9 The allocation of household transfers depends solely on v as the budget for this is not set by the GP. This was studied above. villages depends upon. It is this that we study now. The allocation of expenditures across The Pradhan will propose an allocation to other council members. be agreed to by a majority of council members in order to be accepted. 13 This must If the village council cannot agree to a public good allocation, then the status quo is that each district gets at least G and the Pradhan s village gets B G. Then, each village representative faces a status quo utility level of V ( ( v ) ; G) + v ( ( v ) ; v ) which can depend on the type of the politician in the village. This de nes a simple bargaining game between the Pradhan and other elected representatives. The (V 1) Pradhan knows that he can o er G to (V 1) =2 of the villages and get T G 2 for himself. The remaining villages get nothing which exceeds what he would get in the status quo. While this is simple and extreme, it is indicative of what will happen in a wide variety of circumstances where there is a xed agenda power. 14 Thus, resource allocation n the agenda setting model has: 8 (V 1) >< B G if v = 2 G v = G if v is in the winning coalition >: 0 otherwise. The key observation from the agenda setter model of a GP is the resource advantage for the Pradhan s village. This de nes the allocation as a function f; g. Observe this model does not predict any link between the Pradhan s type and the allocation. It also does not predict which villages will be in the minimum coalition. return to this below. We will Let v be an indicator variable that is equal to one in the Pradhan s village, i.e. if v = and zero otherwise. Also, let v be the probability that village v is the winning coalition if the village is not the Pradhan s village. Putting this together with the allocation of household transfers above, we can determine the overall allocation of transfers. The expected utility of household i in village v as a 13 The classic analysis of agenda setting is by Romer and Rosenthal (1978). Riker (1962) rst proposed the importance of minimum winning coalitions in legislative bargaining. 14 Things are more complex in models such as Baron (1992) where agenda setting power varies randomly over time. 9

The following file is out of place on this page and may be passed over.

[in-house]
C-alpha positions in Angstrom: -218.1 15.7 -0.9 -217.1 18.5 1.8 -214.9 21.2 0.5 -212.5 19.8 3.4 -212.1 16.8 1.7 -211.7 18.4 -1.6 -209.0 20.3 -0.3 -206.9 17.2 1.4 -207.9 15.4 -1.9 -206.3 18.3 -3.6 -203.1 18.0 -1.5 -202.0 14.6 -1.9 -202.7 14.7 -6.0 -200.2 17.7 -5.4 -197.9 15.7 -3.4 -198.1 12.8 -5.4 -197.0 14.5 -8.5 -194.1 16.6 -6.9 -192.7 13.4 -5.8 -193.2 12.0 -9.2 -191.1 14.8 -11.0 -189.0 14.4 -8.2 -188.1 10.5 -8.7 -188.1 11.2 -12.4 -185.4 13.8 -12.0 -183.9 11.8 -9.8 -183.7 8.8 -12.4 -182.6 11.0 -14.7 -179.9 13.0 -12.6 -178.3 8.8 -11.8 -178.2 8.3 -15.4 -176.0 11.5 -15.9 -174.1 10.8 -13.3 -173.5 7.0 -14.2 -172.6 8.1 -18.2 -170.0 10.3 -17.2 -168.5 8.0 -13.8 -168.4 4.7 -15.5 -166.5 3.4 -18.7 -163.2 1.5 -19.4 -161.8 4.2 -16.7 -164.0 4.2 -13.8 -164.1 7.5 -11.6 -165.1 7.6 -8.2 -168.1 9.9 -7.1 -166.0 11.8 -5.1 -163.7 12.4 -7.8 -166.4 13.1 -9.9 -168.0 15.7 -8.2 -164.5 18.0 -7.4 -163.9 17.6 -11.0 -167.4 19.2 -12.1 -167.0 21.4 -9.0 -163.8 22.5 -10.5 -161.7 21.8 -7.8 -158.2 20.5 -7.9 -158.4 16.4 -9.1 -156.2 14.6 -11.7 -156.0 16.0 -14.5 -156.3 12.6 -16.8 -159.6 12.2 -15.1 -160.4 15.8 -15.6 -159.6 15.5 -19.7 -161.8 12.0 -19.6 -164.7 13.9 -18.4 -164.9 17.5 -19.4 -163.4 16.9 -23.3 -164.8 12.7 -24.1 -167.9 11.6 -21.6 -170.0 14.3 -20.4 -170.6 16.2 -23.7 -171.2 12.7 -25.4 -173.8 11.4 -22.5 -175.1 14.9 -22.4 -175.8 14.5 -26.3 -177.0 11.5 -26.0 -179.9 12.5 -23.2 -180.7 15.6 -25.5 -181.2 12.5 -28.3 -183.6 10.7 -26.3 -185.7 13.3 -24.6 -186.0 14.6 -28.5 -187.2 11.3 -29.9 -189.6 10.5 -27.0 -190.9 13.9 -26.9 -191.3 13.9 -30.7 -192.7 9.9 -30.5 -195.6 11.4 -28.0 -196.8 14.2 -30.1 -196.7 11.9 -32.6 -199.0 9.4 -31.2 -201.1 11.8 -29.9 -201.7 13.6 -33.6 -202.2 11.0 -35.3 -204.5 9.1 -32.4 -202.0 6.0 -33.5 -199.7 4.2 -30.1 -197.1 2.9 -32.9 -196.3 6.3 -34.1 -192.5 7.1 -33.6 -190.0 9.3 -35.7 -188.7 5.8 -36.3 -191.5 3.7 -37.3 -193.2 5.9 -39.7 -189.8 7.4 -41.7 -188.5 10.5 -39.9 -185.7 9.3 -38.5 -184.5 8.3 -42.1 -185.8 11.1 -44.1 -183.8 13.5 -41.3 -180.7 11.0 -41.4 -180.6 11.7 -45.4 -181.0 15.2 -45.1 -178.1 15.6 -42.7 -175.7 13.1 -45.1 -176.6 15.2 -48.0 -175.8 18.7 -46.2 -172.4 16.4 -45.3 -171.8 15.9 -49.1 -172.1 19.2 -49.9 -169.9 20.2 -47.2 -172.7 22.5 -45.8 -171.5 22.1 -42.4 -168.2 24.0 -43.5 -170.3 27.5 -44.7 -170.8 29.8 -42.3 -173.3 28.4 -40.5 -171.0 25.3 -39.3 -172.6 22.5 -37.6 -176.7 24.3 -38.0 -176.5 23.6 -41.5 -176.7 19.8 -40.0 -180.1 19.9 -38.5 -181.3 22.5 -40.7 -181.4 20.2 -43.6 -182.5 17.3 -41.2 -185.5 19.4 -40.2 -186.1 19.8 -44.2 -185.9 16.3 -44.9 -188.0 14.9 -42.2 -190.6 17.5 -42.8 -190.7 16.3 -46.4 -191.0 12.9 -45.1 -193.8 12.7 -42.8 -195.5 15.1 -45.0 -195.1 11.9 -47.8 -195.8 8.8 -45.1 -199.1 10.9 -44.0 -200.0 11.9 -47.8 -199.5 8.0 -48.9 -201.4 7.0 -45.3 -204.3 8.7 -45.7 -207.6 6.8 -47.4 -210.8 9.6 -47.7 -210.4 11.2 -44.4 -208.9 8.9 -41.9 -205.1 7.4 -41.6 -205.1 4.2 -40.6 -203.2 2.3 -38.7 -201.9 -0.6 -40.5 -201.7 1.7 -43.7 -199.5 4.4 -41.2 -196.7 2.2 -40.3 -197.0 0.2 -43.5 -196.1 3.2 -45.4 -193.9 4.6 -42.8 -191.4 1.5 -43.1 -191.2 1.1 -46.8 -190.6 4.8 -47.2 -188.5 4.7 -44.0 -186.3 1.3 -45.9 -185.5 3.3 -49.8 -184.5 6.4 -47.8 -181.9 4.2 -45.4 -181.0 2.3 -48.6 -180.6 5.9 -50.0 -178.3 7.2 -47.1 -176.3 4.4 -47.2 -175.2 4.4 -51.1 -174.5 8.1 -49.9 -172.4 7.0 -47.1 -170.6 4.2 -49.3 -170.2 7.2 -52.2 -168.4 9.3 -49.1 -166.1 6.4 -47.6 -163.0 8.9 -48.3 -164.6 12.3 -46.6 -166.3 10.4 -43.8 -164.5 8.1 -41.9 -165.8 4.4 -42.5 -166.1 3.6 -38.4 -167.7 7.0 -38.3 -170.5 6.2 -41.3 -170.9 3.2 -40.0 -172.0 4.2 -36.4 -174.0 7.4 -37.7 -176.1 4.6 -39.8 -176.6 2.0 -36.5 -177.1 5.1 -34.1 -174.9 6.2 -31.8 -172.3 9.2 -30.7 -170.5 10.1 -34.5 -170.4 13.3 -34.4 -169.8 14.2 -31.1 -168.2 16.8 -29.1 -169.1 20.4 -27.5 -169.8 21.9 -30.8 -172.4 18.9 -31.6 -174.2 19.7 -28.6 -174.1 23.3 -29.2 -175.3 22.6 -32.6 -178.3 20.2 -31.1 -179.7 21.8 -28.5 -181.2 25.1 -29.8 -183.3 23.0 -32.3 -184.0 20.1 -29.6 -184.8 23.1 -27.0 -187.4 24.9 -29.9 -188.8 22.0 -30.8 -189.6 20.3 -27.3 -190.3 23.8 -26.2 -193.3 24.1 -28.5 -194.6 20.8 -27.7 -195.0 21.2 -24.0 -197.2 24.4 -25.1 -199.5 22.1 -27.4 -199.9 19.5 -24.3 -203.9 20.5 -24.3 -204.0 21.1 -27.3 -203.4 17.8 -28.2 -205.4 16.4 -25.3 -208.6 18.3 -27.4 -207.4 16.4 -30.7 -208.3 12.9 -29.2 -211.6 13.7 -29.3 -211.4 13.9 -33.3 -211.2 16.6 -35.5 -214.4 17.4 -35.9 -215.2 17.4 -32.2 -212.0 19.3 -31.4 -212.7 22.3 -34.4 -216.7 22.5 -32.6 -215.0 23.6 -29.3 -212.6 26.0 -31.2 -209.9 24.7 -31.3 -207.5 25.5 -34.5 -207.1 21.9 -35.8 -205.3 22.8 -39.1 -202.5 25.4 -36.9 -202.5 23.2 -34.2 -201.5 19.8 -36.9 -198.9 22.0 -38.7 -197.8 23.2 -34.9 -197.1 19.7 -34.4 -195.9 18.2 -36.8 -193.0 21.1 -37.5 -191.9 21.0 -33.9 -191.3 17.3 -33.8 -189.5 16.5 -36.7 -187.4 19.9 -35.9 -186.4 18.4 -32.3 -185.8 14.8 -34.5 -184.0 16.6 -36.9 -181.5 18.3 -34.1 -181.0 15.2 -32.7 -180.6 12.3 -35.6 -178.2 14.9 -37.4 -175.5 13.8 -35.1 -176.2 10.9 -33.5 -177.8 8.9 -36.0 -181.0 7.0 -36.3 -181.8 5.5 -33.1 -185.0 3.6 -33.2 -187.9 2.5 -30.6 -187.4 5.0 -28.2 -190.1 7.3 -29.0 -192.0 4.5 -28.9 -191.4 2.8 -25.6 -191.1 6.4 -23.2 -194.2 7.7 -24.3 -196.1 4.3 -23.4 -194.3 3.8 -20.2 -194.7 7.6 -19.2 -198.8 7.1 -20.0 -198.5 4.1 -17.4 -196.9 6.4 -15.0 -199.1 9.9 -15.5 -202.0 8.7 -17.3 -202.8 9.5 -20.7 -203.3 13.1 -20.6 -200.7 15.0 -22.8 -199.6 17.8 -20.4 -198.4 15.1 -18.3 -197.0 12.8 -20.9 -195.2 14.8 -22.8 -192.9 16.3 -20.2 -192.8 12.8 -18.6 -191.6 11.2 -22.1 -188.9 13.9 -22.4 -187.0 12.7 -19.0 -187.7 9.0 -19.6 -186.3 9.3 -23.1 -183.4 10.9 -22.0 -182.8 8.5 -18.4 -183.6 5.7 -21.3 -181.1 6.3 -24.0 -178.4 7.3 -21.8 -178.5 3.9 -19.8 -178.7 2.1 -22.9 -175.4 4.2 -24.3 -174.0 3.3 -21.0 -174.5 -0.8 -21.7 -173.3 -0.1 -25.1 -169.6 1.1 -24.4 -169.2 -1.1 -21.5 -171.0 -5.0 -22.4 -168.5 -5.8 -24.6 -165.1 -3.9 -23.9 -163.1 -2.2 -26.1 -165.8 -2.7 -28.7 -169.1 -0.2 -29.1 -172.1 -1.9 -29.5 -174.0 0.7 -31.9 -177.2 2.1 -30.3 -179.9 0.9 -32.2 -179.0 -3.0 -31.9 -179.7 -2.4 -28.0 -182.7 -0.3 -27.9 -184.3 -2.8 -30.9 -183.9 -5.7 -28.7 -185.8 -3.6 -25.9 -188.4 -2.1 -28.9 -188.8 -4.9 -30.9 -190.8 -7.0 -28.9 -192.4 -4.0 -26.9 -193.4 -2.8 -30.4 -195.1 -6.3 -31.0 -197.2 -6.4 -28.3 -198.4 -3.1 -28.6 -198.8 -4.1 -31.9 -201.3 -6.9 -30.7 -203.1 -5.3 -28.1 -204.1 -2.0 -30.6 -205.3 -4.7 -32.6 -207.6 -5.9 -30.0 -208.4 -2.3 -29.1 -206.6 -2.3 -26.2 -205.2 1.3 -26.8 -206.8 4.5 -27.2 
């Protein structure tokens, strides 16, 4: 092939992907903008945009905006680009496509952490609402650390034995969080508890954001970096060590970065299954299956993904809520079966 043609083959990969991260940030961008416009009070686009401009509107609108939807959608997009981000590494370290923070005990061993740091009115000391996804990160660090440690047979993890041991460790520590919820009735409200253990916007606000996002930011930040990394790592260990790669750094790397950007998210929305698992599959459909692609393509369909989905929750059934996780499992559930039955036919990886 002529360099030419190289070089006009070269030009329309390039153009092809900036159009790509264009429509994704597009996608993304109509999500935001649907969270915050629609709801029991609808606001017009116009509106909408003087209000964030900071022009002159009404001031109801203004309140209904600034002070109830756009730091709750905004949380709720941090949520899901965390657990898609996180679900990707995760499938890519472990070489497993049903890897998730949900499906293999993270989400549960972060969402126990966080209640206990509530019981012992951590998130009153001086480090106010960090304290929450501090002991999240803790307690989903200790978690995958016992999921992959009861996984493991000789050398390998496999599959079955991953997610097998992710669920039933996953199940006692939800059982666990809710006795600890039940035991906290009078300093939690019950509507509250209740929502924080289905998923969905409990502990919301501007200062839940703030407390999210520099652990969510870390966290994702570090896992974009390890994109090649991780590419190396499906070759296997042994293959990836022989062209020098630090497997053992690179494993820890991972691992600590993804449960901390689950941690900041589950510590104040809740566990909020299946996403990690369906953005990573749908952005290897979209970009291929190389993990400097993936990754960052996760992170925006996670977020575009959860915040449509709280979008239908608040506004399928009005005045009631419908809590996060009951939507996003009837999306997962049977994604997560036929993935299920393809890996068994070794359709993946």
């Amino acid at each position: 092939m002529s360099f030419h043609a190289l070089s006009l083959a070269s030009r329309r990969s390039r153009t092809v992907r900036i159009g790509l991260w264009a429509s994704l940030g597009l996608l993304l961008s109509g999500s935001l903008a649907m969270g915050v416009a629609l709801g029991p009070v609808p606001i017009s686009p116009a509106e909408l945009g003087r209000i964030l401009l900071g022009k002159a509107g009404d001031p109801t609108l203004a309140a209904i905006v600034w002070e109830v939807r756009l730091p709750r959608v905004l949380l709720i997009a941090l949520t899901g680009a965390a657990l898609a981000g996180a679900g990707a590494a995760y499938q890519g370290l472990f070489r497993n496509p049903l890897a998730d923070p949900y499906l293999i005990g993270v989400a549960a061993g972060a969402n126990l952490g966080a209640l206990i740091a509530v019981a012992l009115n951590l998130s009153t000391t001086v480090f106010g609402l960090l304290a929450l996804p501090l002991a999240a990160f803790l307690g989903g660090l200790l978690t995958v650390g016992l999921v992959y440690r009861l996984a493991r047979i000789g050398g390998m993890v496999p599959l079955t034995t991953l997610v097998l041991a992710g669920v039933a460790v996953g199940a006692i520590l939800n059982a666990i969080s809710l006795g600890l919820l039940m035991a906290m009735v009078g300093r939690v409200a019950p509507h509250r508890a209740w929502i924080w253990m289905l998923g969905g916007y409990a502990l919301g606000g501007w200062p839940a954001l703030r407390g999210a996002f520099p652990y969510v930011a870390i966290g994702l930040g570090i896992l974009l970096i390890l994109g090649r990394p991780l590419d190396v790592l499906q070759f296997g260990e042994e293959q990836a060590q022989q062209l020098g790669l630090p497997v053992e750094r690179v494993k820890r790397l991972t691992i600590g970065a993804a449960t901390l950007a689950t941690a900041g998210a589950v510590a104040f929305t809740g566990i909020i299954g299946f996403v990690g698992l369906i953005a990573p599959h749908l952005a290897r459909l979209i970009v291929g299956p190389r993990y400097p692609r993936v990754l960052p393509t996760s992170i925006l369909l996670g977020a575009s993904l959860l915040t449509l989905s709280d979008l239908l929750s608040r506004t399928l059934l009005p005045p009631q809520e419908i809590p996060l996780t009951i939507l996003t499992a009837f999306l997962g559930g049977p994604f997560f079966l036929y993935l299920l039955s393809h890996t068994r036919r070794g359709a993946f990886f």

10 function of f v ; v ; v g as: (V 1)! iv ( v ; v ; v ) = v V (i) ; B G 2 + (1 v ) [ v V ( (i) ; G) + (1 v ) V ( (i) ; 0)] + v ( (i) ; v ) : Observe that the payo of household i in village v depends solely on the type of the elected representative in their own village, i:e: v. B.Voting To study the election outcome, we make two natural assumptions: Assumption 1: (Political advantage) c (T; (i) ; i) < c (T; (i) ; k) for k 6= i: That is, relative to non-politicians, politicians nd it easier to access public transfers. This both leads us to expect politicians to claim public transfers more often than non-politicians and implies that there is rent to holding public o ce. We also make: Assumption 2: (Type advantage) c (T; (i) ; `) < c (T; (k) ; `) if (i) = (`) 6= (k). This says that households nd it easier to gain a transfer when a politician of their own type is in o ce and gives a reason for them to prefer politicians of their own type to hold o ce. 15 Suppose now that in village v a set of candidates C v have put themselves forward for o ce. Then all voters (weakly) prefer a candidate of their own type if there is one available and are indi erent between candidates in terms of the outcome with respect to G v which depends on v and v. There are typically many Nash equilibria in the voting game since voters are indi erent between voting for many candidates. We will pick the Nash equilibrium in which voters coordinate on one candidate of the majority preferred type. Thus, if v 1 < and a poor (rich) candidate stands, then a poor (rich) candidate is elected. 15 There are other simple extensions of the model which deliver this. For example, politicians could have some in uence over which kinds of public projects G v is spent on. This would only strengthen our results. 10